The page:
This year, there are 1,985 students at Paly and 1,885 at Gunn.
At the two high schools, 11 percent of all class sections have 32 or more students, according to the district. The district’s official ratios require freshmen math and English classes to have 24 students; 10th-grade English, 26 students; and all other classes, 28.5 students.
"The district will continue to work to decrease the percentage of students in the secondary schools who have one or more classes above target class averages, but the schools overall are off to a strong start with class sizes being appropriate and conducive for learning," Wade wrote in her report.
She added that the district is "well positioned" to meet the "very realistic goal" of having all middle-school core classes enrolled at under 30 students per section and 32 students at the high schools "through continued review of staffing, efforts on balancing sections within the master schedule, and close discussion and study with each of the school leaders as they build the master schedule and identify areas that could be addressed while being fiscally responsible."
On Tuesday, the board will also have the fourth of several discussions on how to address a multi-million dollar budget deficit, the result of miscalculated property-tax projections the district discovered this summer.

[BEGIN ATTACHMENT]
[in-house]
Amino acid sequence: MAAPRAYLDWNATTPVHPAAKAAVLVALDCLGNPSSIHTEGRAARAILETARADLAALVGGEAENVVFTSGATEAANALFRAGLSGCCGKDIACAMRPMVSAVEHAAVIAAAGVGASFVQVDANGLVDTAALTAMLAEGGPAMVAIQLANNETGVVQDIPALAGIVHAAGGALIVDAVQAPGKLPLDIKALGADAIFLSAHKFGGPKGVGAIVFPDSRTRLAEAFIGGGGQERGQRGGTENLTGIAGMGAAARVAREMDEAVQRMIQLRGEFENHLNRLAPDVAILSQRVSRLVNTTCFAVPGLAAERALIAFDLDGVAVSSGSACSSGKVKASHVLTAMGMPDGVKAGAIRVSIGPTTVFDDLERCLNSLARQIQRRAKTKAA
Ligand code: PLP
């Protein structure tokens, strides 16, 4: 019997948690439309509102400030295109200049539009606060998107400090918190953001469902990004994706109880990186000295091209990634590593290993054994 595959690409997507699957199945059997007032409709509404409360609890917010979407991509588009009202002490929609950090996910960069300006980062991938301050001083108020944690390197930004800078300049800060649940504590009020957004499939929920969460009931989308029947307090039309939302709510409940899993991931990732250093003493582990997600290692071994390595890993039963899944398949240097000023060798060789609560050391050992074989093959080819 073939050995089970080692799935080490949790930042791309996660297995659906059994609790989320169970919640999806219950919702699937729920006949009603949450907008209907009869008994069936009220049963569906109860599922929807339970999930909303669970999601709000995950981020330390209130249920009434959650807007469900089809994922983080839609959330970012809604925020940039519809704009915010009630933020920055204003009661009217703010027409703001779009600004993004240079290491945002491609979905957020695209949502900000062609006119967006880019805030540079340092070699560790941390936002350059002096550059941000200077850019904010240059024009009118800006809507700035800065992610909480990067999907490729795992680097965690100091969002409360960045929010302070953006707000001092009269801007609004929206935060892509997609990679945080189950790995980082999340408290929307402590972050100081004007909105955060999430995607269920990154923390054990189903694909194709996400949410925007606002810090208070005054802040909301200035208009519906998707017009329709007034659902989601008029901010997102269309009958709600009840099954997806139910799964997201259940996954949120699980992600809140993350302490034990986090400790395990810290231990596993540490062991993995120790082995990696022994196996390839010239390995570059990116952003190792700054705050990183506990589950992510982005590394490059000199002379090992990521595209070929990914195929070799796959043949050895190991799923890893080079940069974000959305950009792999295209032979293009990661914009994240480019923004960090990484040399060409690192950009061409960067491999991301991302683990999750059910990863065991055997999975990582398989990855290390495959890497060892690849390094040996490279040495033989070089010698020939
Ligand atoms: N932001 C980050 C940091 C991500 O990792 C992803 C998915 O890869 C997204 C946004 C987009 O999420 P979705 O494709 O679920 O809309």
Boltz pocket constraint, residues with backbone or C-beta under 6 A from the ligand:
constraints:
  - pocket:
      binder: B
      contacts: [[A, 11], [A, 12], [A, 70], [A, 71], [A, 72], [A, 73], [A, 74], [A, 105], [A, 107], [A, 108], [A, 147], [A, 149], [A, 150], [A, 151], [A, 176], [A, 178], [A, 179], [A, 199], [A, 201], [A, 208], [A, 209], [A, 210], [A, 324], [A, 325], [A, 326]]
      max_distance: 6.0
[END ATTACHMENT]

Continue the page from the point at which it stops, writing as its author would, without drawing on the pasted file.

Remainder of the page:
According to a new estimate the district received in late August from the Santa Clara County Controller-Teasurer Department, estimated property-tax growth for the 2016-17 year is now at 4.61 percent, slightly below the July projection of 5.34 percent. The district had originally budgeted for 8.67 percent growth.
Though this drop means an additional $900,000 loss, bringing the district’s total budget deficit to $4.2 million, it is "typical" for the estimate to be lower in August as the Controller-Treasurer reserves money for tax refunds and estimates conservatively on unsecured tax collections, Chief Budget Officer Cathy Mak wrote in a staff report. Staff has revised previously prepared multi-year budget scenarios with this new projection.
However, "based on past experience," Mak anticipates the actual revenue growth to be higher by the end of the fiscal year.
The district will also hold a second town hall meeting on the budget shortfall to collect further community feedback on Thursday, Sept. 15, 7-8:30 p.m. It will take place at the district office, 25 Churchill Ave., and also be streamed online.
In other business Tuesday, the board will vote on new mathematics curricula to pilot at the elementary schools this year; review a proposed schematic design for a major revamp of Addison Elementary School; and discuss putting out bids for Gunn’s Central Building Project, among other items.
The meeting will begin at 6:30 p.m. at the district office, 25 Churchill Ave. Read the full agenda here.